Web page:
Friday, July 19, 2024

Shortage of tires, electricity and skills bedevil Debswana

Debswana Orapa and Letlhakane Mines continue to face daunting challenges like shortage of tires, skilled manpower and electricity which have, over time, adversely affected their production targets and also escalated production costs.

Speaking at a media briefing in Orapa recently, Debswana Orapa and Letlhakane Mines General Manager, Sebetela Sebetela, told reporters that though the company’s carat production is forecast to be on target for 2007, the mines continue to face daunting challenges in waste stripping. This has resulted in the mines’ waste stripping forecasts being below budget overall for the three mines largely due to the delayed delivery of new haul trucks at Orapa Mine as well as the impact of the shortage of tires in the world market.

Earlier this year, Debswana announced that they were experiencing inadequate supply of tires for their 190 tonne caterpillar overhaul trucks, and that this was negatively affecting production. The losses for the month of January 2007 alone were estimated at 1.3 million tones of waste, though there was uncertainty as to how much carats such a loss represented.

It emerged that the global increase in metal prices, which resulted in the resuscitation of the mining industry in China and India, resulted in a global shortage of tires as demand skyrocketed.

Debswana’s traditional tire suppliers, Bridgestone in Japan and Michelin in France, were unable to meet the mine’s demand, and the OLM management was forced to seek alternative supply in China. Unfortunately, though expensive, the Chinese tires were of inferior quality and less durable further worsening the mine’s woes as tire costs escalated. By July, the situation had somewhat normalized and the 9 trucks that had been grounded were back in action. However, the problem translated to an estimated 5.5 million tonne loss of production and an additional P30 million escalation in expenditure.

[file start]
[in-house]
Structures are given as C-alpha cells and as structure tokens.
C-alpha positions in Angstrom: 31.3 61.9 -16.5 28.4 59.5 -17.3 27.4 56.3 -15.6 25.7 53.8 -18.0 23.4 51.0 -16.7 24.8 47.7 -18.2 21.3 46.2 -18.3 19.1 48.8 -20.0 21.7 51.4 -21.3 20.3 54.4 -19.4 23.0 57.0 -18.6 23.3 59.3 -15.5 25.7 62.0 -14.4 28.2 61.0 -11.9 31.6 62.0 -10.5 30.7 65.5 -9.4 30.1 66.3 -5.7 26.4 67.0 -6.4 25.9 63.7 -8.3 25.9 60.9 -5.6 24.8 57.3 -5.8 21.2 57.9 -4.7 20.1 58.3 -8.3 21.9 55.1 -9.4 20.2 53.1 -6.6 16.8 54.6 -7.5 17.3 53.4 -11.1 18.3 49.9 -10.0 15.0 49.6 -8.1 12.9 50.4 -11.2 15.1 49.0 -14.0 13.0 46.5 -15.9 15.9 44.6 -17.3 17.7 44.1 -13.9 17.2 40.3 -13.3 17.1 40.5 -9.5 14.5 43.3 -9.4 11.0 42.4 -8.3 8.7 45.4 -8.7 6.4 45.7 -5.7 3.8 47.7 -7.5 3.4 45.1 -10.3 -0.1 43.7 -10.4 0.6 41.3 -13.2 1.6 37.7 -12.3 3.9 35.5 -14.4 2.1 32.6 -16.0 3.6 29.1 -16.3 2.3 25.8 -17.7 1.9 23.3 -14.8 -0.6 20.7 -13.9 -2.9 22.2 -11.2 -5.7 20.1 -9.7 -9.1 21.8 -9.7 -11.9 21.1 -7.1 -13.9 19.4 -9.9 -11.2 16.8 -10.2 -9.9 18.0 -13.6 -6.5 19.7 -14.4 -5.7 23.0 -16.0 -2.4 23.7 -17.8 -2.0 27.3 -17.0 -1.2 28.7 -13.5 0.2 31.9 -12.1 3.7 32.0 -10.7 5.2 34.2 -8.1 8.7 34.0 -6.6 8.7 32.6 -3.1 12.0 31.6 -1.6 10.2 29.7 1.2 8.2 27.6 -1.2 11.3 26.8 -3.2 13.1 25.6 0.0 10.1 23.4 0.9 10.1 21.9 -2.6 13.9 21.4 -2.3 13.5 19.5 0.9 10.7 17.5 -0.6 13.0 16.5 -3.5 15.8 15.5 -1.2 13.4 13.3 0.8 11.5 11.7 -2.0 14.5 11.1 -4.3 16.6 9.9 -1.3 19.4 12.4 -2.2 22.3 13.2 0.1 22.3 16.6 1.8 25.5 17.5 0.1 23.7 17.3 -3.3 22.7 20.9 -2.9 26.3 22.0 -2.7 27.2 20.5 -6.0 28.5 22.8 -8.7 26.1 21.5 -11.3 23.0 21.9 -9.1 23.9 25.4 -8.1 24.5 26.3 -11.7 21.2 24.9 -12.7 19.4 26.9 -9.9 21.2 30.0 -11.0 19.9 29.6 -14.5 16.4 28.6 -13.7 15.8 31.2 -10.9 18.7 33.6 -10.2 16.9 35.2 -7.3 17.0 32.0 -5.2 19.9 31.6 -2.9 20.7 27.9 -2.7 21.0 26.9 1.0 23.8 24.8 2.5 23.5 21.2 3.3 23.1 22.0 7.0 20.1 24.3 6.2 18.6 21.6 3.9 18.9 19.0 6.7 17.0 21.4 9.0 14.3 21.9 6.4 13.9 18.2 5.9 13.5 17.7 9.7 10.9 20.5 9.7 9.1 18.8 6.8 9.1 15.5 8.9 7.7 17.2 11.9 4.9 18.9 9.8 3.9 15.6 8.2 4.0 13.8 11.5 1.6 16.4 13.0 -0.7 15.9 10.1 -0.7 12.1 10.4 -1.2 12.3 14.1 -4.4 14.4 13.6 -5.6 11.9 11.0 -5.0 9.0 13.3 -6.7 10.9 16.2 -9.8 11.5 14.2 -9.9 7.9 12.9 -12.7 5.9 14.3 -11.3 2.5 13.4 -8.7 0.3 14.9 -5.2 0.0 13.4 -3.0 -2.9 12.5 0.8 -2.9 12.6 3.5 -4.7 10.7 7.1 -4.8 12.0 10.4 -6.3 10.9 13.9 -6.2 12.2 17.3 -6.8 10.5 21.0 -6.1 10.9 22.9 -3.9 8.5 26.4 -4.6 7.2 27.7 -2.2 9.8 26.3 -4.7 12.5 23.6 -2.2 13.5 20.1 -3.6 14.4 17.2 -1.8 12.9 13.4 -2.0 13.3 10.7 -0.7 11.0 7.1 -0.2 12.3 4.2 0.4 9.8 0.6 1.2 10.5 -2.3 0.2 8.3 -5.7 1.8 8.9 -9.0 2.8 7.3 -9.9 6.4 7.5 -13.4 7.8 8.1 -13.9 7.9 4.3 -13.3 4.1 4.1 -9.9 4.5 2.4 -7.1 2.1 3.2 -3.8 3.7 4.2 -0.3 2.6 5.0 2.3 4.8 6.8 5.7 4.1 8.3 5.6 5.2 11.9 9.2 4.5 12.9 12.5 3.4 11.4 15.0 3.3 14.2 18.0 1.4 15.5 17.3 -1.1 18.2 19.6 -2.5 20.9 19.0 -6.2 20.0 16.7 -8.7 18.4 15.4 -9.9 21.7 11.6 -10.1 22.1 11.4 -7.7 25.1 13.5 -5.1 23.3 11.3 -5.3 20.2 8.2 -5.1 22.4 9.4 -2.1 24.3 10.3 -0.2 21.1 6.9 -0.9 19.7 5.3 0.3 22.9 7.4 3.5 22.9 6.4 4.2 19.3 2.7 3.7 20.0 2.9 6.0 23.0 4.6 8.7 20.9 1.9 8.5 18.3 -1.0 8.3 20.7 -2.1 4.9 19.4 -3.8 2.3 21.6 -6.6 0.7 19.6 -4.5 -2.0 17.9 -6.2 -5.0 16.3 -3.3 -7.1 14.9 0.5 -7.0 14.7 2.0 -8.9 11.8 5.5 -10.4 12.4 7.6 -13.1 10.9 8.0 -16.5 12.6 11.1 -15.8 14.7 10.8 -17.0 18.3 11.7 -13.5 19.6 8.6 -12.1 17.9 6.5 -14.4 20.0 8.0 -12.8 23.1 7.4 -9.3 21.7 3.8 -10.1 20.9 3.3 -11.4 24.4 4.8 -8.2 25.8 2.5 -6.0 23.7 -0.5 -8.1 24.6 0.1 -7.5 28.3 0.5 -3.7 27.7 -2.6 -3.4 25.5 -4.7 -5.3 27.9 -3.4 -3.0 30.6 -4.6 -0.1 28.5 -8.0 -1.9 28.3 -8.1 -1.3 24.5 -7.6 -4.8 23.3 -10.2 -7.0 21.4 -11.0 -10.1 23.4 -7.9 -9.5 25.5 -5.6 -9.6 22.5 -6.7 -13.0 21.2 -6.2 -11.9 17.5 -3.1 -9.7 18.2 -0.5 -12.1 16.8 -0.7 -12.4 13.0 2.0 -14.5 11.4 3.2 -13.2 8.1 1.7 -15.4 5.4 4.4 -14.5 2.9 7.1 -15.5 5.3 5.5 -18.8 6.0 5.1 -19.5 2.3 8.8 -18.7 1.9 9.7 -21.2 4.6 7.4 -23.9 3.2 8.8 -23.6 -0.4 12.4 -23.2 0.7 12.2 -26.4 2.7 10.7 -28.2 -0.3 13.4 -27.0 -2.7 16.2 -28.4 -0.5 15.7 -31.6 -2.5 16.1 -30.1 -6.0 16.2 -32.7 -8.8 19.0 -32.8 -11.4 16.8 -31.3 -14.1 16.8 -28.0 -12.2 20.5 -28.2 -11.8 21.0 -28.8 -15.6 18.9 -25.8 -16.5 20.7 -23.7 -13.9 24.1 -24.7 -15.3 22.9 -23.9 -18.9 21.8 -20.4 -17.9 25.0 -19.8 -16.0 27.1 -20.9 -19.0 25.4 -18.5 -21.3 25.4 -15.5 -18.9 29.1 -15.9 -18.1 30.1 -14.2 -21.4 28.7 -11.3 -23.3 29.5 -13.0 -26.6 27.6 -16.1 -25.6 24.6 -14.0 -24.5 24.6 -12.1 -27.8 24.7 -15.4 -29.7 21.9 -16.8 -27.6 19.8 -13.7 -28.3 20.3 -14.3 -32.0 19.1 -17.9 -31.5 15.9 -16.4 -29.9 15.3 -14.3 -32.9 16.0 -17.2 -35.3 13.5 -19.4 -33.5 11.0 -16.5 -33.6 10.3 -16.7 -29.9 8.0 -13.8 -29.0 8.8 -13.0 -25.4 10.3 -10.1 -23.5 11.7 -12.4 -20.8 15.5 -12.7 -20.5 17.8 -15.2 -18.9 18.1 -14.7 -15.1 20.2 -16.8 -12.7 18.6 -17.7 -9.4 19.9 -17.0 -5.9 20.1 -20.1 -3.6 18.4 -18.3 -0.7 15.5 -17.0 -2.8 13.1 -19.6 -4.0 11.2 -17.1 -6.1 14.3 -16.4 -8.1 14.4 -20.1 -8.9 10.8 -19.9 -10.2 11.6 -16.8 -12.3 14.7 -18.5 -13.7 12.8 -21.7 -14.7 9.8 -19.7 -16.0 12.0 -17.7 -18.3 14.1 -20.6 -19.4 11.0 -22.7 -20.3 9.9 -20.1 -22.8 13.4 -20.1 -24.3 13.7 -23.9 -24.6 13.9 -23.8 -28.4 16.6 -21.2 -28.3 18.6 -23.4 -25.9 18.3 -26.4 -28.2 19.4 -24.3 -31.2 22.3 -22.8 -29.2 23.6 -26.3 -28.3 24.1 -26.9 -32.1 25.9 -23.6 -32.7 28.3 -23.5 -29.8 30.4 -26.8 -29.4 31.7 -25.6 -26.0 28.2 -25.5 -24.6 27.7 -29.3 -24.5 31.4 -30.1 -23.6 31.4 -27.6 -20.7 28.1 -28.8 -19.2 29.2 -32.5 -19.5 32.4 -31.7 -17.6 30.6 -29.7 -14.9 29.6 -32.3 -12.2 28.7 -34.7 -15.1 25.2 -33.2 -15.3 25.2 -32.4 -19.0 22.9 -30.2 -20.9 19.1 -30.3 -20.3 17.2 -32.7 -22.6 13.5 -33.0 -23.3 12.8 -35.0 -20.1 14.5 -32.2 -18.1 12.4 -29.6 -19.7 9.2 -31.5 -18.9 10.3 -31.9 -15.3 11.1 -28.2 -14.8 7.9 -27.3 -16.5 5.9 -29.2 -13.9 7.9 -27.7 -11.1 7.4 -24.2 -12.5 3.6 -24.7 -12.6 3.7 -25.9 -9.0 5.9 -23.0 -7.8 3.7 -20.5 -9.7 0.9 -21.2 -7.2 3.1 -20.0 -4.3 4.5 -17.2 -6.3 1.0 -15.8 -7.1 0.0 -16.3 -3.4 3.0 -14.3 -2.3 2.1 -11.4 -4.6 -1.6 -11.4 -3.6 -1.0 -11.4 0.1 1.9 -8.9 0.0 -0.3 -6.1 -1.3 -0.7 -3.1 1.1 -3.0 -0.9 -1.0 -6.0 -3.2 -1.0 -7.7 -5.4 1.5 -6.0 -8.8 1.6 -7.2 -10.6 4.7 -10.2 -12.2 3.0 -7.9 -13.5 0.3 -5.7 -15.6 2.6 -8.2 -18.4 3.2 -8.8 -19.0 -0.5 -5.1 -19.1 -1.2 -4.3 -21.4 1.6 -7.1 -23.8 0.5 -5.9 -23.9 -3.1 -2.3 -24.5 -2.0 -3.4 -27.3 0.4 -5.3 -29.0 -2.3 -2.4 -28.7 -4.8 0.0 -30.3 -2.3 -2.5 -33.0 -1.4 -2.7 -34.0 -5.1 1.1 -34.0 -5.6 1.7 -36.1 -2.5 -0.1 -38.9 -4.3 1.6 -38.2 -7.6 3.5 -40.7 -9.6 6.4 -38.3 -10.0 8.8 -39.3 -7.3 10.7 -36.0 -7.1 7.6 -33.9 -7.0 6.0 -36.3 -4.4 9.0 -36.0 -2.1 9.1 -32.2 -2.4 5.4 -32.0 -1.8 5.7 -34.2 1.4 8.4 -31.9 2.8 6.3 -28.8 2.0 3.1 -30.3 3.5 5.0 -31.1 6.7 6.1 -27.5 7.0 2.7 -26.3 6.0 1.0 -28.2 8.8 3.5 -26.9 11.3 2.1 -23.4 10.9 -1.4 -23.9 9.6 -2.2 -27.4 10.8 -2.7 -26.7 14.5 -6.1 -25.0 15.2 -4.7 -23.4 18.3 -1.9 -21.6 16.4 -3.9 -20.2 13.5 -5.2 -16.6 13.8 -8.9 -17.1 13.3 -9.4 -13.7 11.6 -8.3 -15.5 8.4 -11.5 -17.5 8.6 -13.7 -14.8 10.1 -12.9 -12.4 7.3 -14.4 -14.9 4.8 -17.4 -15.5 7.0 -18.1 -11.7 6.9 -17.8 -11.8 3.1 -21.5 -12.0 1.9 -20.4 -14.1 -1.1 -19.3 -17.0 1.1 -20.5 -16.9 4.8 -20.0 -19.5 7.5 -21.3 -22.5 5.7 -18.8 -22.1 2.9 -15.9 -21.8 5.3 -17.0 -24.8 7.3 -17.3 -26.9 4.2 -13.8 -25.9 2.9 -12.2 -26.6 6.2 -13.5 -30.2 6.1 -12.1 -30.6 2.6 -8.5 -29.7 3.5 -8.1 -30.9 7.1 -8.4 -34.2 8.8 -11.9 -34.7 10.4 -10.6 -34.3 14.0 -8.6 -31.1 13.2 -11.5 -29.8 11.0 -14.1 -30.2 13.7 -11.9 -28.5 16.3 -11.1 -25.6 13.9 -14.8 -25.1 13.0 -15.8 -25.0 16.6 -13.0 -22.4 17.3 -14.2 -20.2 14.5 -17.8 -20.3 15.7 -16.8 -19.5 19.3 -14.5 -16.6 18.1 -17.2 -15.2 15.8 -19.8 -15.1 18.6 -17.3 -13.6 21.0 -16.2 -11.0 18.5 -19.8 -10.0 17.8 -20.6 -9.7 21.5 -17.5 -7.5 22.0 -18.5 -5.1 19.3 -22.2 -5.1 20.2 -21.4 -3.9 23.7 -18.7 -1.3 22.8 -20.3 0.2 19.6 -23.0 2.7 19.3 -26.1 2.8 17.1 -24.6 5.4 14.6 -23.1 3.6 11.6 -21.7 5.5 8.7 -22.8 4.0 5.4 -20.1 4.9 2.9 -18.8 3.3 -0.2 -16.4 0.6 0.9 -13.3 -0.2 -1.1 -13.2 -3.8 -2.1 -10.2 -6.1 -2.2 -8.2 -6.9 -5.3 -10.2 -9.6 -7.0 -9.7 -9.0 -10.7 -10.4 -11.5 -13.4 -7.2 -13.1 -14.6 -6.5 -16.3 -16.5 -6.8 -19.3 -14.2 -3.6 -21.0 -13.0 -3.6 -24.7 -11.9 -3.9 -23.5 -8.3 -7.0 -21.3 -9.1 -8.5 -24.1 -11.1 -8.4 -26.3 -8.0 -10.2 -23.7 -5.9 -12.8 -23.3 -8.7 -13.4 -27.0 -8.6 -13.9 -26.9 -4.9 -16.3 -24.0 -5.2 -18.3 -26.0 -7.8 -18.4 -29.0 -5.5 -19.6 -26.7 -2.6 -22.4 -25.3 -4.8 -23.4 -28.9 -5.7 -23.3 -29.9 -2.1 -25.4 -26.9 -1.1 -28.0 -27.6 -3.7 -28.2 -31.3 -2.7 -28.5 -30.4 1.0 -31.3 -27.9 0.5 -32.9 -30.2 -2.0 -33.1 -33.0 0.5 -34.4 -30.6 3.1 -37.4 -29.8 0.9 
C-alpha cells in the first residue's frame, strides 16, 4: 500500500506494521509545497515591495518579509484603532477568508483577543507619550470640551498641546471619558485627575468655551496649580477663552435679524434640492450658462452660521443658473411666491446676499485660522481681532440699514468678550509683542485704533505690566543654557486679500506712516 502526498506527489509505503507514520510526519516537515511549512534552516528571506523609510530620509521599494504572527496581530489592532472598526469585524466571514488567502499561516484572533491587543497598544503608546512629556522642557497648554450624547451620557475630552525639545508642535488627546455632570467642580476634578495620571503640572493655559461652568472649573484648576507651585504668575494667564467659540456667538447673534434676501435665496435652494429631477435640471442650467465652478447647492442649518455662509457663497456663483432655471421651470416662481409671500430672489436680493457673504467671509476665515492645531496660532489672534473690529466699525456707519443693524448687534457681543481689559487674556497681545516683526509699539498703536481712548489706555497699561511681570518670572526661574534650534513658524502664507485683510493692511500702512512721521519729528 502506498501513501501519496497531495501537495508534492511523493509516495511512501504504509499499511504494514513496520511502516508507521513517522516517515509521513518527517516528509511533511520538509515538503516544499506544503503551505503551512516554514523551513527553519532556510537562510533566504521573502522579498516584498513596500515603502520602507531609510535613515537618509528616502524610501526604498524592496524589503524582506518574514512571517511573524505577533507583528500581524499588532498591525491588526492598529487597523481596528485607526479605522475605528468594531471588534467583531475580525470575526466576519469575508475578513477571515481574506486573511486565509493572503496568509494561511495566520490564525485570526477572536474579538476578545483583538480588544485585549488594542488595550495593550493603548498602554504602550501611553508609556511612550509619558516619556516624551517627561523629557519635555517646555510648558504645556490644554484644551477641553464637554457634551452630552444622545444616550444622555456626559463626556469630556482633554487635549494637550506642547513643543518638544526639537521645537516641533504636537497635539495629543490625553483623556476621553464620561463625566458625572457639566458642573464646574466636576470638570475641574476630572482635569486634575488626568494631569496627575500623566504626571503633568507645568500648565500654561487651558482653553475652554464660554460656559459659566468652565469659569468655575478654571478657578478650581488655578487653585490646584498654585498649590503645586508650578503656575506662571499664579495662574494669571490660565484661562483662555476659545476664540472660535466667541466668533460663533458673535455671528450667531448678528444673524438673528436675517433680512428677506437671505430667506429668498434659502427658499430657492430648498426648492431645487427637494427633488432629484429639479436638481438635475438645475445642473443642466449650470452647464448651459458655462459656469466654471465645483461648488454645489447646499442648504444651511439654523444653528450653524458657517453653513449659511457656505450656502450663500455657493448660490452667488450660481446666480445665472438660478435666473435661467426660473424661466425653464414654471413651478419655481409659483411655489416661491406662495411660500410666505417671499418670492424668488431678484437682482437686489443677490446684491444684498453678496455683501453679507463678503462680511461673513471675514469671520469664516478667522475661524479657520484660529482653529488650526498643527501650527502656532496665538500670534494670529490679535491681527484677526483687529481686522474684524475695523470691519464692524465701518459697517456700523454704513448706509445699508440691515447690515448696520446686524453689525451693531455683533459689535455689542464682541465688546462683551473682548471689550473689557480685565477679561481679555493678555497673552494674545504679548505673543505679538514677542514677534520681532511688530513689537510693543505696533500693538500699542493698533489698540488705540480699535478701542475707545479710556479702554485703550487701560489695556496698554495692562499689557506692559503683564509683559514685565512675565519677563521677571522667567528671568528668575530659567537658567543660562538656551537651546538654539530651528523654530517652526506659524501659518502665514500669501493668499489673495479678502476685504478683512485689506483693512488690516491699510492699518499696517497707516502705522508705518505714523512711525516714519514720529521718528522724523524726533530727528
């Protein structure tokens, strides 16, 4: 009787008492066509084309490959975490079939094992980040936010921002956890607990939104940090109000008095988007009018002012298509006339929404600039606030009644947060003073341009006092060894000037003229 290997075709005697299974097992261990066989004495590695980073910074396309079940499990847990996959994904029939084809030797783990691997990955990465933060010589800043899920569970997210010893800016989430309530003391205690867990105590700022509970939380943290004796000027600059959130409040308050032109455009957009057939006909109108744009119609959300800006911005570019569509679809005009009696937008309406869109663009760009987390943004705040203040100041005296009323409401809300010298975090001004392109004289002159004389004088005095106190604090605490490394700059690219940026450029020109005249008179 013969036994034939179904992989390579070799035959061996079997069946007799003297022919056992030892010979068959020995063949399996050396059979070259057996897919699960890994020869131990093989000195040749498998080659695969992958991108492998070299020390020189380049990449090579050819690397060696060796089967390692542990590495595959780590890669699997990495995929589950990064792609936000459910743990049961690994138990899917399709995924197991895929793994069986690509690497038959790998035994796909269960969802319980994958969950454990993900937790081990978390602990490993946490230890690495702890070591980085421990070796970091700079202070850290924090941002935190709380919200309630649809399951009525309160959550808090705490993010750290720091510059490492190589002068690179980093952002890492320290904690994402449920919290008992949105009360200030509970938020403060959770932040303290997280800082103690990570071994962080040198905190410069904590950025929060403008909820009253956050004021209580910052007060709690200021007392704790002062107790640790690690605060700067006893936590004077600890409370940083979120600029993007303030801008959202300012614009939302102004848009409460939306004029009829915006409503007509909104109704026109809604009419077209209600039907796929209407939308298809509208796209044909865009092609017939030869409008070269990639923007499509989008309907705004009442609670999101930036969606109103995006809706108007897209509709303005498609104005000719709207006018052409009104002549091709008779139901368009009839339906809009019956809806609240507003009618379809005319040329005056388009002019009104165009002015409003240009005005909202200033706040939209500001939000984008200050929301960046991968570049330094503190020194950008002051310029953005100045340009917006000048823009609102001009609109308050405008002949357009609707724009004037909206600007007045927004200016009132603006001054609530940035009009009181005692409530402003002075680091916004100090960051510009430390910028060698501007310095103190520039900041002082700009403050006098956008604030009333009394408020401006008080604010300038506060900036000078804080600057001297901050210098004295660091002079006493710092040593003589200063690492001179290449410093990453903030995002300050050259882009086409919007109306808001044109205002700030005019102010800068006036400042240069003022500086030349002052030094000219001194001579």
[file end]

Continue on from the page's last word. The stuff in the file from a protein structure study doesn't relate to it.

While the mine was grappling with the crippling tire shortage, it emerged that other consumables, like electricity and fuel, were also becoming scarce and more expensive. There were now heightened concerns over the steadily increasing price of oil which has since passed the $100 mark further increasing the mine’s woes.

Sebetela also revealed that the expected interruptions in electricity supply largely due to the expected power shortage in Southern Africa will also negatively affect production. “It is therefore highly crucial to continue searching and identifying new suppliers and managing consumption,” he said.

Another factor that has been giving the general manager sleepless nights is the scarcity of skilled manpower that continues to haunt the mining industry, especially as competition for the limited skills escalates due to the mushrooming of mines in Botswana and the large manufacturing industries in South Africa ahead of the 2010 World Cup.

However, the General Manager explained that they are making efforts to improve staff development as well as to collaborate with other mining houses to mitigate the risk.


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